Here is the 5th in the series, "We're Rural, Not Stupid."  The photo included in this post [below the fold] of the mudslides in Nelson was included in this Washington Post article. The photo is part of a collection owned by Nelsonian, Dick Whitehead. Mr. Whitehead's father, Bill Whitehead, was the sheriff in Nelson County in 1969 when the flood occurred.

Tamra Marshall lives in Nellysford, Virginia. Her family has a long history in the hills of Nelson County. Her Grandpa Jack Marshall worked with the Citizen Conservation Corps building the [Blue Ridge] Parkway, as locals refer to it, and many of the local roads during lean times. Tamra has strong opinions about Dominion's proposed Atlantic Coast Pipeline relating to the unmarked graves of those Nelsonian's who lost their lives and were never found in the aftermath of Hurricane Camille.

Here is Tamra's story:

“We’re Rural, Not Stupid” Part 3

This is the third in our series of letters from Nelsonians relating their concerns about Dominion's Atlantic Coast pipeline.

Marion Kanour is an involved and active member of the Nelson community.  She was born and raised in Norfolk, served in the US Marine Corps for 4 years as an Aviation Supply Officer and has been an ordained Episcopal Priest for 21 years.  Marion currently serves as the Priest of Grace Episcopal Church, Massie's Mill, Nelson, VA.  She has a knack for seeing needs in our community and setting about to fill those needs.  As well as supporting many community groups (i.e, the renovation of a local baseball field), she has played an integral role in the creation of Nelson's Domestic Violence Task Force, as well as being the organizer of one of Nelson's anti-pipeline groups, Free Nelson.  She and her wife, Barbara Heyl, live in the Greenfield area of Nelson County.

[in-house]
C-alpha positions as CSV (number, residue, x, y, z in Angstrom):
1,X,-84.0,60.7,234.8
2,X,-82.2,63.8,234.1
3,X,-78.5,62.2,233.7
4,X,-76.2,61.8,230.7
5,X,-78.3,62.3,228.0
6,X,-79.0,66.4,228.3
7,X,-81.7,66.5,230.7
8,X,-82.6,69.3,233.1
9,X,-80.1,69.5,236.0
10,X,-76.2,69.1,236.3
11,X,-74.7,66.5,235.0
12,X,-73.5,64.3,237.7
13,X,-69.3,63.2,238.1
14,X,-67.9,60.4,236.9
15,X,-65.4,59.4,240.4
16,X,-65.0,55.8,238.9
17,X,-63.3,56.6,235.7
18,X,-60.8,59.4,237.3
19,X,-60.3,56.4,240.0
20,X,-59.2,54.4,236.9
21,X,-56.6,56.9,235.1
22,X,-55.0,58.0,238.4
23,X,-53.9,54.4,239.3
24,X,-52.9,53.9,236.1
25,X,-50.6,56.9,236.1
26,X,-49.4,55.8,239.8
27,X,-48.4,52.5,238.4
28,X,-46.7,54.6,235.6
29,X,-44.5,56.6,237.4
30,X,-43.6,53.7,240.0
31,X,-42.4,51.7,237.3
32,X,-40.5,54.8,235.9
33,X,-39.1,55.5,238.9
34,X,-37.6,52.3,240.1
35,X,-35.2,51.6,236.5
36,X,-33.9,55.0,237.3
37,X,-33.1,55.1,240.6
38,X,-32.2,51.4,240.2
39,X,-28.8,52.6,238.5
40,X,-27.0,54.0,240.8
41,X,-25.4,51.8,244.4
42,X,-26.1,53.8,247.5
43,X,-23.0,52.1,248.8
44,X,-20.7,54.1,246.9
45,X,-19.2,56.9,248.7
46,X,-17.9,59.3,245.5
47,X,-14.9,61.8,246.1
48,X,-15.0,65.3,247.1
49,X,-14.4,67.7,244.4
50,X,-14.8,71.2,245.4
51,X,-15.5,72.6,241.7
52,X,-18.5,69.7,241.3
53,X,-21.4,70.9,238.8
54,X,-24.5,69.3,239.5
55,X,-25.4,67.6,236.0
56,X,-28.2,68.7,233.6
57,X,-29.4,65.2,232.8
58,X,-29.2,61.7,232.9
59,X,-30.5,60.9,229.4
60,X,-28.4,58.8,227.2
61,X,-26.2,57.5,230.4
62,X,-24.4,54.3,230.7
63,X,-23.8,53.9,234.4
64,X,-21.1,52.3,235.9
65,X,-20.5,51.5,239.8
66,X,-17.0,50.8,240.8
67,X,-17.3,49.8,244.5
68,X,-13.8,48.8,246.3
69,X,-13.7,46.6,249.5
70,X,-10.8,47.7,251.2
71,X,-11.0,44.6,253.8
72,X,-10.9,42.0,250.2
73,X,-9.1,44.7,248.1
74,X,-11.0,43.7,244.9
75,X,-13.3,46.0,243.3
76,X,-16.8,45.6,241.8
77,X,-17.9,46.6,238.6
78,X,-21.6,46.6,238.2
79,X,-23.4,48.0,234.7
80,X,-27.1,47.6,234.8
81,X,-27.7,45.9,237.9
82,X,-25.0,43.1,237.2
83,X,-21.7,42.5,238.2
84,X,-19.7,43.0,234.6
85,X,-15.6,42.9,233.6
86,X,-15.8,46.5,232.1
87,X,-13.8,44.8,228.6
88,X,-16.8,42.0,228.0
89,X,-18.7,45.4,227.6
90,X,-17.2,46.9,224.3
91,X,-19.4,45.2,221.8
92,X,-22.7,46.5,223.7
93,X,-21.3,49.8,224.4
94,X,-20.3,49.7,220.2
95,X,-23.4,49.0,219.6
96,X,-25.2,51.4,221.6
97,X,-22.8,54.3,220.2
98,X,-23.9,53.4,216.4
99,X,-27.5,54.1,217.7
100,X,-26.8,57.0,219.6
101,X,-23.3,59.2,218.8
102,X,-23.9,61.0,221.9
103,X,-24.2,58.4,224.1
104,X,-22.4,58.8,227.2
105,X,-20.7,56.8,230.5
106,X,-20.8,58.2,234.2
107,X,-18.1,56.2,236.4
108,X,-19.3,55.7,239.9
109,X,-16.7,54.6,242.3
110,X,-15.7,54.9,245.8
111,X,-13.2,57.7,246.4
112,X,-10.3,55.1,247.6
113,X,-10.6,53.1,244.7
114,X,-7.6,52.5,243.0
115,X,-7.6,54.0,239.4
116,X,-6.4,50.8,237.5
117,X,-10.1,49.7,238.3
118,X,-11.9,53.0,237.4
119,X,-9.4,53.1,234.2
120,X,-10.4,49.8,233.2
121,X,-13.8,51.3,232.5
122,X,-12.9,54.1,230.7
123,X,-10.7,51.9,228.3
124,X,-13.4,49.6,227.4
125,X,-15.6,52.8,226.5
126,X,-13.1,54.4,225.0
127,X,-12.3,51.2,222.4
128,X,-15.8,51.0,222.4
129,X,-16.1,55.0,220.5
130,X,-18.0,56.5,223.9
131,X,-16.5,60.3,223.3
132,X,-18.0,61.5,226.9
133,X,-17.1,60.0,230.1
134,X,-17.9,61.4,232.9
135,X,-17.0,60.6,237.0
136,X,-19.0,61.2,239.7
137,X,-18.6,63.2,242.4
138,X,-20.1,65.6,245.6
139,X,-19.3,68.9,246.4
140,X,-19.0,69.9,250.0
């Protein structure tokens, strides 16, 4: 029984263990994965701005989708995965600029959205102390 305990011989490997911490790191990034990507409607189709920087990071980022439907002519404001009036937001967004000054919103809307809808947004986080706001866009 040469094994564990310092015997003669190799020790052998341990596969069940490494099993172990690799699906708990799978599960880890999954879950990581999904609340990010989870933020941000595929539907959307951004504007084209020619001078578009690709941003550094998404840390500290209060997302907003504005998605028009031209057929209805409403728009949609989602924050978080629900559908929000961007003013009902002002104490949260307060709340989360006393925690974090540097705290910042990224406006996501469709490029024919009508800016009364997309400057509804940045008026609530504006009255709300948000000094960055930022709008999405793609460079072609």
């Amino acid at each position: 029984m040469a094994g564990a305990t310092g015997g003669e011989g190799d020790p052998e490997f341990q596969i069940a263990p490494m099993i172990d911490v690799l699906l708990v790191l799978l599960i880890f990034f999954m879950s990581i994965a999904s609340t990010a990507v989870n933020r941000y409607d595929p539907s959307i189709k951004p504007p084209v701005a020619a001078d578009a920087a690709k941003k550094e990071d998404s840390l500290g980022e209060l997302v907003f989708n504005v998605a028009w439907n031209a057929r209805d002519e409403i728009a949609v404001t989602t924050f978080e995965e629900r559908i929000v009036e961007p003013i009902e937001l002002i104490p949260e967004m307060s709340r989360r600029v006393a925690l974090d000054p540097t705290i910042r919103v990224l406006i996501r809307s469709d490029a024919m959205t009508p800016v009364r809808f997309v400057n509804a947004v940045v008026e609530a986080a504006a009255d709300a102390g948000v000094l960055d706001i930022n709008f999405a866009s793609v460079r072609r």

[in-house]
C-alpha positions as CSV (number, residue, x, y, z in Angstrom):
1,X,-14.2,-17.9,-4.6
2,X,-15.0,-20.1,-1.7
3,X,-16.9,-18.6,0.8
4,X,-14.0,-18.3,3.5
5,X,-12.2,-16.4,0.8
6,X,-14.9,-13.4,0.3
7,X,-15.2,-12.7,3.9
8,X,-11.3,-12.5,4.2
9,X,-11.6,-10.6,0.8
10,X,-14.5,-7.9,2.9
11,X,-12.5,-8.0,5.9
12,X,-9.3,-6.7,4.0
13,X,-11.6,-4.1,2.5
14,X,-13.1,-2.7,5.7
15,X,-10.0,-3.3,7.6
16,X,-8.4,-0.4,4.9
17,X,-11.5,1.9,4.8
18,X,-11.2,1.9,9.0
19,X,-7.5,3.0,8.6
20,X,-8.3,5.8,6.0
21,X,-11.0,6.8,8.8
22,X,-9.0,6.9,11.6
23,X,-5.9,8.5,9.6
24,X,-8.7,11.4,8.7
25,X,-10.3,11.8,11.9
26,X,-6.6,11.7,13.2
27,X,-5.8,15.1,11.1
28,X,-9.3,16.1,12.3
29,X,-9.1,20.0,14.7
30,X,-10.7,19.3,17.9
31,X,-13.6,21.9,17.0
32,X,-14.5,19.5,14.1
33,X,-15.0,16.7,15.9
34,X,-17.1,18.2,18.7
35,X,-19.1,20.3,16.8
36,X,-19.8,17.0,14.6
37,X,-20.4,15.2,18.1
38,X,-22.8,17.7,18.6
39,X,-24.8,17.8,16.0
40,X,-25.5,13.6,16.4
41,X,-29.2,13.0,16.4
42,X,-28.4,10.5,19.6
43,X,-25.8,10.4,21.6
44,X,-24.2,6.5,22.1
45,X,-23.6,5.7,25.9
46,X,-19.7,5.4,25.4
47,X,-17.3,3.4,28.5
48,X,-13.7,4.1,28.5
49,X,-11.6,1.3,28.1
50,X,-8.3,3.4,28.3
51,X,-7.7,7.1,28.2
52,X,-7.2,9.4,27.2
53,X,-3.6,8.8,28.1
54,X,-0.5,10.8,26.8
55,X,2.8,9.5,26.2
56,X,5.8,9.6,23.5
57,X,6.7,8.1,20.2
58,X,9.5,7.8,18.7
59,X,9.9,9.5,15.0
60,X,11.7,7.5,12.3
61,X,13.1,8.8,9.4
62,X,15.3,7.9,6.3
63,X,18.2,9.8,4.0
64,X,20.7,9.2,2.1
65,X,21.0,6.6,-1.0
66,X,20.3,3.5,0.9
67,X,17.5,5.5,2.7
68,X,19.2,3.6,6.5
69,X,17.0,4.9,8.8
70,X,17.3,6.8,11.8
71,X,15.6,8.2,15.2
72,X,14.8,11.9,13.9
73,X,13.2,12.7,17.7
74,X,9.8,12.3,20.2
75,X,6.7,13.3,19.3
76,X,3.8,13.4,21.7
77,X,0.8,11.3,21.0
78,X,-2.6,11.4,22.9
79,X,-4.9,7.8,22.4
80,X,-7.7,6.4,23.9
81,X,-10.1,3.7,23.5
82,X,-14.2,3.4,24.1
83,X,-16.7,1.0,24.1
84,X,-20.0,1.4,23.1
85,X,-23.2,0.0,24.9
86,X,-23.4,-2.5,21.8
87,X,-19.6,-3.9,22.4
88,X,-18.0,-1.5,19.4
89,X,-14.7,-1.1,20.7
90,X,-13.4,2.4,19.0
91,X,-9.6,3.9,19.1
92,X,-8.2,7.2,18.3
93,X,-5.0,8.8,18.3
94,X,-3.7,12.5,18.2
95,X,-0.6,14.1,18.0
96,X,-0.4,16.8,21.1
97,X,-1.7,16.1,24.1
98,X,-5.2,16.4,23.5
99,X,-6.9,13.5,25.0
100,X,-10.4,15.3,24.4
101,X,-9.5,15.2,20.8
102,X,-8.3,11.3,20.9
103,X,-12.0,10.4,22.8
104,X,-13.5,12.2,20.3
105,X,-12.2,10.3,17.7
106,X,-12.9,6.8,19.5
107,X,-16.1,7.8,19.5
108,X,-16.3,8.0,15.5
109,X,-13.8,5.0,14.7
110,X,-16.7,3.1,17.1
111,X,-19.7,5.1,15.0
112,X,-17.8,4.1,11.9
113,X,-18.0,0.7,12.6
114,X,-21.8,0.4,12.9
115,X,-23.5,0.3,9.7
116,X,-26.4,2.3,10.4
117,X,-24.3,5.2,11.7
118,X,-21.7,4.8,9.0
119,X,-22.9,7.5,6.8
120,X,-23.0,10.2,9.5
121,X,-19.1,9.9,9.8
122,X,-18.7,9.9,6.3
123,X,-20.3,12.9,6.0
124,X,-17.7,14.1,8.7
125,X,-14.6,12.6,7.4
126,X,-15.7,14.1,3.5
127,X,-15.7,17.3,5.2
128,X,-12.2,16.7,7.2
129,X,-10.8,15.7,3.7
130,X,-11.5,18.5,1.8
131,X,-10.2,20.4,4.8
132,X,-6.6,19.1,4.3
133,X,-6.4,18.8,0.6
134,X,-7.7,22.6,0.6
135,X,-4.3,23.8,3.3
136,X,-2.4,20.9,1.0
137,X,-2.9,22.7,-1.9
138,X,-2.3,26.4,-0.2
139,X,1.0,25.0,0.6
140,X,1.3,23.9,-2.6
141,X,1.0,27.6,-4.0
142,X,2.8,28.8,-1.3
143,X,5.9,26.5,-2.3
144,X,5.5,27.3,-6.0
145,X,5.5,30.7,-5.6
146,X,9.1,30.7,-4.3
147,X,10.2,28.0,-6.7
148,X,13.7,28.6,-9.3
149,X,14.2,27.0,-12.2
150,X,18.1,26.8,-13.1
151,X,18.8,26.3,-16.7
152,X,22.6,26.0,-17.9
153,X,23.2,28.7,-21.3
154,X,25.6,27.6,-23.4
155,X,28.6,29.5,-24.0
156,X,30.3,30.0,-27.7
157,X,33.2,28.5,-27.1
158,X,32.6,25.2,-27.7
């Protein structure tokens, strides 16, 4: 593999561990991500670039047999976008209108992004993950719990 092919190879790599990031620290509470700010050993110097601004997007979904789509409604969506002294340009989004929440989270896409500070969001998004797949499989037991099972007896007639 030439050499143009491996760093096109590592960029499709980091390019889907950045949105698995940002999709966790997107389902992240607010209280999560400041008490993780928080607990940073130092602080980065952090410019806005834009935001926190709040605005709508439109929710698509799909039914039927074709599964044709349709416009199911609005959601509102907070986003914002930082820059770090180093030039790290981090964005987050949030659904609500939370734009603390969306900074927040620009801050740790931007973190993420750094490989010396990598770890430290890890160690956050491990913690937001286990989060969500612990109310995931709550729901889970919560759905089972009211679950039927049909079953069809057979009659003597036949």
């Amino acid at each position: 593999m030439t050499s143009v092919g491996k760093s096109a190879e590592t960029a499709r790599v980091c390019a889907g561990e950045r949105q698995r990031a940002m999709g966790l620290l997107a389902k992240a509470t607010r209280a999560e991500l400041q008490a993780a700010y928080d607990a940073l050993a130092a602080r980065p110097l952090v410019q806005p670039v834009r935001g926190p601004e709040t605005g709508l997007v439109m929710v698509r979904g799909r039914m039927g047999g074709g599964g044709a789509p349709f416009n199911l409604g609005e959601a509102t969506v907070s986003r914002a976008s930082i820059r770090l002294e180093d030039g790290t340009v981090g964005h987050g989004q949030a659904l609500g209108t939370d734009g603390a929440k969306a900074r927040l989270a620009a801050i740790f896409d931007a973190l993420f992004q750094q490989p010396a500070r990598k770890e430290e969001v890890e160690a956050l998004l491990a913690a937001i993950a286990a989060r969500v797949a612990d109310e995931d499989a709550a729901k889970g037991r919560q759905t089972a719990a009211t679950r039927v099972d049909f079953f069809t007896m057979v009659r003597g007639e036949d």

Here's Marion's poignant letter:

“We’re Rural, Not Stupid” Part 2

The second in a series of posts to Blue Virginia sharing letters from Nelsonians which outline their concerns, frustrations and determination to stop the Atlantic Coast Pipeline.  We hope from these letters, BV readers, our local, state and federal officials will begin to acknowledge and understand the validity of the arguments being made by residents of rural Nelson County. Our elected officials would allow a for-profit, privately held company, in this case Dominion Power, to encroach upon our lands and our way of life.  Nelsonians may live in a rural area, but are not stupid.  They are well-informed, knowledgeable and will not stop their efforts to shine a light on the issues that affect them.  Governor McAuliffe can hide in a restaurant rather than speak to protesters, some officials can vote against the best interests of their constituents, but Nelsonians are united in their fight.

Sherri Moyer Brooks and her husband, Nelson County Sheriff David Brooks are native Nelsonians and life-long Democrats.  Their property is in the path of the Atlantic Coast Pipeline. Sherri and David received one of the dreaded letters from Dominion Power "asking" for permission to survey their property,  which also outlined Dominion could do so without their permission.  David recently asked the Warner campaign to remove his name from a letter Senator Warner sent out listing Sheriff Brooks as having endorsed him, when David had not.  You may read that story here.

Here is Sherri's letter:

Dominion wants public searched!

In an attempt to restrict access by the public to Dominion's pipeline "open house" in Augusta County, Dominion has moved the "public event" to a private venue, Augusta Expo, at Fishersville after Augusta County Administrator Pat Coffield canceled the event at the Verona Government Center. A request by Dominion to search the public before entering the open house because of "safety concerns" was denied by Coffield.